The Dale Earnhardt Sr. Award (best on-track altercation): Chase Elliott vs Joey Logano at Bristol. It’s why they call this racetrack Thunder Valley. Will this move lead to playoff payback later on?
The Tony Stewart Award (best off-track altercation): Kyle Busch vs Alan Gustafson. No punches were thrown in this one. But Busch was put in the awkward situation of facing the wrath of his former crew chief at Hendrick Motorsports after making the boneheaded move of wrecking Chase Elliott down the straightaway at Darlington back in May.
The Darrell Waltrip Award (Tweet of the Year): NASCAR’s political stances put them in the national spotlight throughout the month of June. There was plenty of debate about #BlackLivesMatter but it’s hard to argue with the power of this moment, wherever you stand, after 39 drivers helped Bubba Wallace push his car to the front of the grid at Talladega.
— Bubba Wallace (@BubbaWallace) June 22, 2020
(Best Race): GEICO 500 at Talladega Superspeedway. So much surrounded Talladega off the track regarding the Bubba Wallace hate crime-that-wasn’t, people will forget this rain-delayed Monday show. What a shame. A race Blaney won by .007 seconds produced 57 lead changes, three-abreast racing throughout and a phenomenal finish. Easily the best 500-mile event at that track since Dale Earnhardt Sr.’s 18th-to-first charge in the final laps back in fall 2000.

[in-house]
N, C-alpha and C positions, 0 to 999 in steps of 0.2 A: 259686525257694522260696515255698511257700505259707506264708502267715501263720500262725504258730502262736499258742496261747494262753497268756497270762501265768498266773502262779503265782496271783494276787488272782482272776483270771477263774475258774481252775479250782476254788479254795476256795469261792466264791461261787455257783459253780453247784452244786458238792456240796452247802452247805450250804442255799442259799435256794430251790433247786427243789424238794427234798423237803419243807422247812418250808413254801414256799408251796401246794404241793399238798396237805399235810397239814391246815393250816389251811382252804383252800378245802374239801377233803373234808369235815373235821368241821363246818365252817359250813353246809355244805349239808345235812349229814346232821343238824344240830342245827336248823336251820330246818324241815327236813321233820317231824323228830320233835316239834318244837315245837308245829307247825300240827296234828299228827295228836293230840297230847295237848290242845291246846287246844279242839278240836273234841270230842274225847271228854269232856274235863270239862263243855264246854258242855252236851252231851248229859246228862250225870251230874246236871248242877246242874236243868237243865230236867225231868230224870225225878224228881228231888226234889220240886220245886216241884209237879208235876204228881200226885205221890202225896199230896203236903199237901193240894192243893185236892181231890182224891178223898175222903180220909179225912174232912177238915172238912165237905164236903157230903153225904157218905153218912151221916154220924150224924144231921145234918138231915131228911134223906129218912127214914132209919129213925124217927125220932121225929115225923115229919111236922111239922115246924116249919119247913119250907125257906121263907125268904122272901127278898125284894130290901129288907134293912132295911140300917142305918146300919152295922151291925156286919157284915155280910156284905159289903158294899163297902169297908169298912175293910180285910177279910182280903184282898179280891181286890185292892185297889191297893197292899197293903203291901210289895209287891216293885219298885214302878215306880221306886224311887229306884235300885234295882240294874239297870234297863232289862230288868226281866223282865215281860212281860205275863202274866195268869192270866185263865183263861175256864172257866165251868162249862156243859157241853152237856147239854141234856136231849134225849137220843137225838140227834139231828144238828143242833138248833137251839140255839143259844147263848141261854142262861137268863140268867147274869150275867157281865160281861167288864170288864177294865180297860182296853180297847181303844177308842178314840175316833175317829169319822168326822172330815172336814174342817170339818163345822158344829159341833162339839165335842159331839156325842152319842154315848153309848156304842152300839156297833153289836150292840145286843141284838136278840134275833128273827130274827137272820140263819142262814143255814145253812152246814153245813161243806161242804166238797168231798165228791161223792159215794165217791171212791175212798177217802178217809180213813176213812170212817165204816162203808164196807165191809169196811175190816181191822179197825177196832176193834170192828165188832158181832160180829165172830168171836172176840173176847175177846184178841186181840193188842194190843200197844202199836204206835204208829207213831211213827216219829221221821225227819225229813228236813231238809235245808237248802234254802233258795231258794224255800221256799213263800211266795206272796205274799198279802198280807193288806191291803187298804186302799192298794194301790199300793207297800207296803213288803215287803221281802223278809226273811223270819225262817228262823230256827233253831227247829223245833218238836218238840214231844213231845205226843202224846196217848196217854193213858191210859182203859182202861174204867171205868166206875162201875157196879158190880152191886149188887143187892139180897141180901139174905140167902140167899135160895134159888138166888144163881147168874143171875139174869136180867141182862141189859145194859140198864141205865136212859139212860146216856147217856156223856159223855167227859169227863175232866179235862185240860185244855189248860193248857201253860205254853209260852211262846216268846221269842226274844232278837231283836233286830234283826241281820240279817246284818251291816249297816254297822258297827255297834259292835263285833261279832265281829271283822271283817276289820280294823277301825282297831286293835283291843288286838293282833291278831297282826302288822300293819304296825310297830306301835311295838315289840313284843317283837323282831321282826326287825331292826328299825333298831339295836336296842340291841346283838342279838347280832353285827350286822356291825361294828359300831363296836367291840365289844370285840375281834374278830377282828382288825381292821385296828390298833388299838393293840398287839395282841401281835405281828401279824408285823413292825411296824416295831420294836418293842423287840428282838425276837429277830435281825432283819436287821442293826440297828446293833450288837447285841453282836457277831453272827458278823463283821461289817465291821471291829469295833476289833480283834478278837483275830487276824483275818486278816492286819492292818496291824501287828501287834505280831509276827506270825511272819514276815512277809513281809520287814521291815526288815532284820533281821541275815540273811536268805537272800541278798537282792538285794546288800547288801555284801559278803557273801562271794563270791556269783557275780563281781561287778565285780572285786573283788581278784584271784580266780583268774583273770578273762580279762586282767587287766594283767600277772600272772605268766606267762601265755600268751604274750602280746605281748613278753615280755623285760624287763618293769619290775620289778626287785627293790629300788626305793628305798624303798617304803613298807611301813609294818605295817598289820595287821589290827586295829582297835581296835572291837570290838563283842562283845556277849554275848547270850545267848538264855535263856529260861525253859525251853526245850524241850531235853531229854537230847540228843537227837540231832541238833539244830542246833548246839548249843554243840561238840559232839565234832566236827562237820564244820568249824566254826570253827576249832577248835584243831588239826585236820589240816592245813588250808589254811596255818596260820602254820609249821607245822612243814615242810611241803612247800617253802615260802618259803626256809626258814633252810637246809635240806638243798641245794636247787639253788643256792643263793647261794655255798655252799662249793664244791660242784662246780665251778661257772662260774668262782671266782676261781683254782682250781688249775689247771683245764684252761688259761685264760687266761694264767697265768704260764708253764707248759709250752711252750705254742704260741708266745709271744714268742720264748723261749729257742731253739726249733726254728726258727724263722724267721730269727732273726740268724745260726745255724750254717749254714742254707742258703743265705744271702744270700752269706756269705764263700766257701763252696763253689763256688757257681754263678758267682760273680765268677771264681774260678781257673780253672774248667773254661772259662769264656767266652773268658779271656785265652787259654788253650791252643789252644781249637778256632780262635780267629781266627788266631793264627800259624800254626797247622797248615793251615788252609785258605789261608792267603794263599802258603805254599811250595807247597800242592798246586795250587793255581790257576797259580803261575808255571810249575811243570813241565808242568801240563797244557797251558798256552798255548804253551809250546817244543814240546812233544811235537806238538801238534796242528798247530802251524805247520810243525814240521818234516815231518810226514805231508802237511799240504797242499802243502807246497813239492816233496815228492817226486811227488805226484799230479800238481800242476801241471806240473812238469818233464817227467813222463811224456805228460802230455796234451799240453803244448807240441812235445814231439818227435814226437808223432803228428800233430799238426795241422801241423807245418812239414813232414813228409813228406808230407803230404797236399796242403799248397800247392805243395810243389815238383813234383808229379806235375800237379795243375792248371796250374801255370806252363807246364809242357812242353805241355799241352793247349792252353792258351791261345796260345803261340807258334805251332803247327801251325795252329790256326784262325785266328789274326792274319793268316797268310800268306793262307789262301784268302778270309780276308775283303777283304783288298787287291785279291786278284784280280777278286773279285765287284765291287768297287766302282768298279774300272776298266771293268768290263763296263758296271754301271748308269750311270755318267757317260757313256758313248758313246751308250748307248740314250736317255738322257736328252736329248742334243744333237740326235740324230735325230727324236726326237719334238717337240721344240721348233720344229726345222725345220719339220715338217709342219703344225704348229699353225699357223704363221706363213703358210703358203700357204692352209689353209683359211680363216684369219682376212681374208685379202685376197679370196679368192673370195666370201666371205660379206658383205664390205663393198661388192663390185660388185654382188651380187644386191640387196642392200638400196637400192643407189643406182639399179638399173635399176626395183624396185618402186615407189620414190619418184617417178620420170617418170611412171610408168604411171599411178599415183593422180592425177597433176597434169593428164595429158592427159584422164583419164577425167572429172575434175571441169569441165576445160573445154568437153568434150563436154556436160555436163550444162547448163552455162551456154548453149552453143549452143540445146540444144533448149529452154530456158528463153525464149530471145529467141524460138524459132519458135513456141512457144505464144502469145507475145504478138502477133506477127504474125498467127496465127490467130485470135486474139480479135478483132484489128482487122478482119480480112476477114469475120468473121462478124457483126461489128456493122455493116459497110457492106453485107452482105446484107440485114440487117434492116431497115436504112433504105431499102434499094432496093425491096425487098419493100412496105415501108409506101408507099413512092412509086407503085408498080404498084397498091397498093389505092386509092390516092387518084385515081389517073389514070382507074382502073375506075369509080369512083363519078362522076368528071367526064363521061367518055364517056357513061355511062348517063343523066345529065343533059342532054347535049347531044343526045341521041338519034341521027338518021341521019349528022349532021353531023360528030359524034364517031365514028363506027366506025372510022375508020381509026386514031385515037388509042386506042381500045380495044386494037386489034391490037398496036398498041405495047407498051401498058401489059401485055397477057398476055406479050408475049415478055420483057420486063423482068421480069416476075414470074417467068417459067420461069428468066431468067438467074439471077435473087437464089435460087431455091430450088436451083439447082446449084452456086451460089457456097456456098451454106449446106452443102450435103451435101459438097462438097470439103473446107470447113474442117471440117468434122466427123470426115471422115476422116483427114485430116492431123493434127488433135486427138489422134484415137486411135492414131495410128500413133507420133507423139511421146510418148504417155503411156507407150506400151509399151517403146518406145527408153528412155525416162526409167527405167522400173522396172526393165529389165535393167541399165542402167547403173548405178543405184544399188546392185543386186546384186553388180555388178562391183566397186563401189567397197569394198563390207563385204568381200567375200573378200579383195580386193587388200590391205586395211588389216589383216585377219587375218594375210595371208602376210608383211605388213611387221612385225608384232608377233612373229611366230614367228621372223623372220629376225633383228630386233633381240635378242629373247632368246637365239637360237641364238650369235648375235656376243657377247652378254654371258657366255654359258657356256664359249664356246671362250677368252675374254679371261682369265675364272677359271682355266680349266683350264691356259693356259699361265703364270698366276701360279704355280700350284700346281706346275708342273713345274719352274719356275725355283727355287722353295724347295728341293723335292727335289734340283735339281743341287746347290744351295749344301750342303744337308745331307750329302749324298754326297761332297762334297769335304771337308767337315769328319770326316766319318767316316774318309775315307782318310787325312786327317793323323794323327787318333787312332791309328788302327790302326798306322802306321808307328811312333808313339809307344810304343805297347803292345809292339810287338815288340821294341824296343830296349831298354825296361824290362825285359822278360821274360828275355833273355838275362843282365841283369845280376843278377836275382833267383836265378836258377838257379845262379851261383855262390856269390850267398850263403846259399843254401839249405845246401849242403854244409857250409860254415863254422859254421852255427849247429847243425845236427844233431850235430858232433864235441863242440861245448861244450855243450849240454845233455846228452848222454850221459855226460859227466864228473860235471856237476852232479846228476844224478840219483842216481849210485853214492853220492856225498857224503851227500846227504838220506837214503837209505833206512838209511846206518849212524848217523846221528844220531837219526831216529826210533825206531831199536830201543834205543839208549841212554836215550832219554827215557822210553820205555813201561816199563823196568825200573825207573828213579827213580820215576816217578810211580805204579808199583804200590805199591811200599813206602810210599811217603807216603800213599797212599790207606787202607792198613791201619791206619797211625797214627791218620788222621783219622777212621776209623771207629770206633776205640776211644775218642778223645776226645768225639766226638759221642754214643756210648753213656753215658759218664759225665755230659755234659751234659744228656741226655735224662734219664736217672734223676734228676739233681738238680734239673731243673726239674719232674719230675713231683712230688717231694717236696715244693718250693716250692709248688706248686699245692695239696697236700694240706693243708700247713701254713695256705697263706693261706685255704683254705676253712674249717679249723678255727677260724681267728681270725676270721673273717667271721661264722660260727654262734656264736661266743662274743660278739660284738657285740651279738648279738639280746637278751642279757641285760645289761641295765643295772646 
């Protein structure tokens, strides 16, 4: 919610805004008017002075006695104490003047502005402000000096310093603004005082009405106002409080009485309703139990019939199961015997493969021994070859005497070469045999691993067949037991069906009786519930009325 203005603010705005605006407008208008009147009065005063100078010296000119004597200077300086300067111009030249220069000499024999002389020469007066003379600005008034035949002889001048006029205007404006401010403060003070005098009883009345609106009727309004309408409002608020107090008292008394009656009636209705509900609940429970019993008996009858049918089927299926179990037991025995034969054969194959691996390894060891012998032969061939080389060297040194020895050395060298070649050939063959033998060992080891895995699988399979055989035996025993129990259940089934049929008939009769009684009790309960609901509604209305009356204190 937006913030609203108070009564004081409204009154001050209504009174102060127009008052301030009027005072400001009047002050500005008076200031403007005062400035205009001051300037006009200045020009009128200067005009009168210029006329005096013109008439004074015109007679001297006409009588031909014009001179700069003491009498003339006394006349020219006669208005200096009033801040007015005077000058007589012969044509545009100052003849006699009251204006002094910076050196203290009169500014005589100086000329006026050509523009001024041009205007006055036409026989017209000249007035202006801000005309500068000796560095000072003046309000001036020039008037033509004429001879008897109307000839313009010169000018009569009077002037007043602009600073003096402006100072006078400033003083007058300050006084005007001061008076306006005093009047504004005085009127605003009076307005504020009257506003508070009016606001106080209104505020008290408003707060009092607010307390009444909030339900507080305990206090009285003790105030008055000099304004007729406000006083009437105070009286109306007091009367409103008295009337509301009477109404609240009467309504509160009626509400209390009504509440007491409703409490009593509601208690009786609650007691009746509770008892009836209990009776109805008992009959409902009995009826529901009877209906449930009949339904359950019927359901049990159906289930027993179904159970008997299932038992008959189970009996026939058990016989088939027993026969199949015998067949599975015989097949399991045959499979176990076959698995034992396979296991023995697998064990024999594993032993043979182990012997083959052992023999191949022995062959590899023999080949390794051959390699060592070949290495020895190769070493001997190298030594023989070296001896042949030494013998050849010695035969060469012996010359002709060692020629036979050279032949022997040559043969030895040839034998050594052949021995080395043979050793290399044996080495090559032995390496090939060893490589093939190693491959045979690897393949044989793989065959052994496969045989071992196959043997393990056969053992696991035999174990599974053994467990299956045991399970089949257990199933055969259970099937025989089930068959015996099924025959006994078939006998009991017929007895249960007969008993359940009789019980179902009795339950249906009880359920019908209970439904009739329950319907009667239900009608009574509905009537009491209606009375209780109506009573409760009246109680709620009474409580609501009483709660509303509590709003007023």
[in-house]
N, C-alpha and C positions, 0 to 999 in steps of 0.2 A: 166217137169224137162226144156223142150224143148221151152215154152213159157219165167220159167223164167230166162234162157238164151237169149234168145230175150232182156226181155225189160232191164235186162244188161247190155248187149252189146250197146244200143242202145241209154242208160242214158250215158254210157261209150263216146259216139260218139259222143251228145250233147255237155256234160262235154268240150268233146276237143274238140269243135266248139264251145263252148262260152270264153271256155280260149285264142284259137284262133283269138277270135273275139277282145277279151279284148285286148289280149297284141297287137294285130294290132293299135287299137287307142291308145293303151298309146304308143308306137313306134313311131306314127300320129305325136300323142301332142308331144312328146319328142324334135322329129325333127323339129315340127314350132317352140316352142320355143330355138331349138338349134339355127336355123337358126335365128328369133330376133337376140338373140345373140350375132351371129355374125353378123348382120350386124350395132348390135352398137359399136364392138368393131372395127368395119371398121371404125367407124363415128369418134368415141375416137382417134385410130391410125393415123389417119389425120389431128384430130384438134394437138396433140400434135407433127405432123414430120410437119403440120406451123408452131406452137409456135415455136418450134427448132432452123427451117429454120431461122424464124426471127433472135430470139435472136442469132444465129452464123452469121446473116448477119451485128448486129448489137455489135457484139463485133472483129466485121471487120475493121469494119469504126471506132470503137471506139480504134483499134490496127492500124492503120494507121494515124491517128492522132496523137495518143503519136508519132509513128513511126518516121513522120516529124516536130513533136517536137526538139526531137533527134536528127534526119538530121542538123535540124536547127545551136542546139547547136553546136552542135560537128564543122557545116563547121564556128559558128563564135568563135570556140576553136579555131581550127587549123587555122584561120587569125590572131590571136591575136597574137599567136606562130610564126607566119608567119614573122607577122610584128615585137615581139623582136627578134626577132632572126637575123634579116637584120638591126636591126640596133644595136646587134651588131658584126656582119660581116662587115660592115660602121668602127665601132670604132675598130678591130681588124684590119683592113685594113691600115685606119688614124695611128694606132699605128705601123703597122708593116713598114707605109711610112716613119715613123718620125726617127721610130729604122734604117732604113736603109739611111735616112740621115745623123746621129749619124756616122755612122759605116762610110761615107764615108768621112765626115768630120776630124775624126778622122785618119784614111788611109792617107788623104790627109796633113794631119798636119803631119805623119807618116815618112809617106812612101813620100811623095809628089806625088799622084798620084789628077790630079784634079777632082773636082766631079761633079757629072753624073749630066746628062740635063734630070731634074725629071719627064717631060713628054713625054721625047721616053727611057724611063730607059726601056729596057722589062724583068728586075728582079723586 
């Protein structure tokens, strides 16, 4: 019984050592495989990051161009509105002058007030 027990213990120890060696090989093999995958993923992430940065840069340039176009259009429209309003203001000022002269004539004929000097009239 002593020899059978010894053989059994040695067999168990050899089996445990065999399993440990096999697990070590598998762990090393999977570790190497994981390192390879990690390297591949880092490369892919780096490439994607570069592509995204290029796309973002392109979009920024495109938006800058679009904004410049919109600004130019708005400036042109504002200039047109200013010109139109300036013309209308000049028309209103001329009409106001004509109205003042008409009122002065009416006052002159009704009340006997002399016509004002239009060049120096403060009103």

(Biggest Upset): Cole Custer at Kentucky Speedway. A rookie winning a race without an assist from Mother Nature? It’s near impossible these days. But Custer defied the odds, charging from sixth on the final restart at Kentucky Speedway to steal a playoff spot. In doing so, he changed the entire narrative about his rookie year in a matter of weeks and made a couple of people plenty rich with 250-1 odds in some places.
Driver On The Hot Seat: Clint Bowyer. Bowyer came out and said this week he’d love to return to Stewart-Haas Racing in 2021. I just don’t see how. SHR prospect Chase Briscoe is tearing it up in the NASCAR Xfinity Series and could wind up winning 10 races down there. How would you keep him at a lower level one more season without someone else signing him? Add in Harvick’s success plus Aric Almirola’s recent charge to eighth in points, and there’s only so much room at the inn.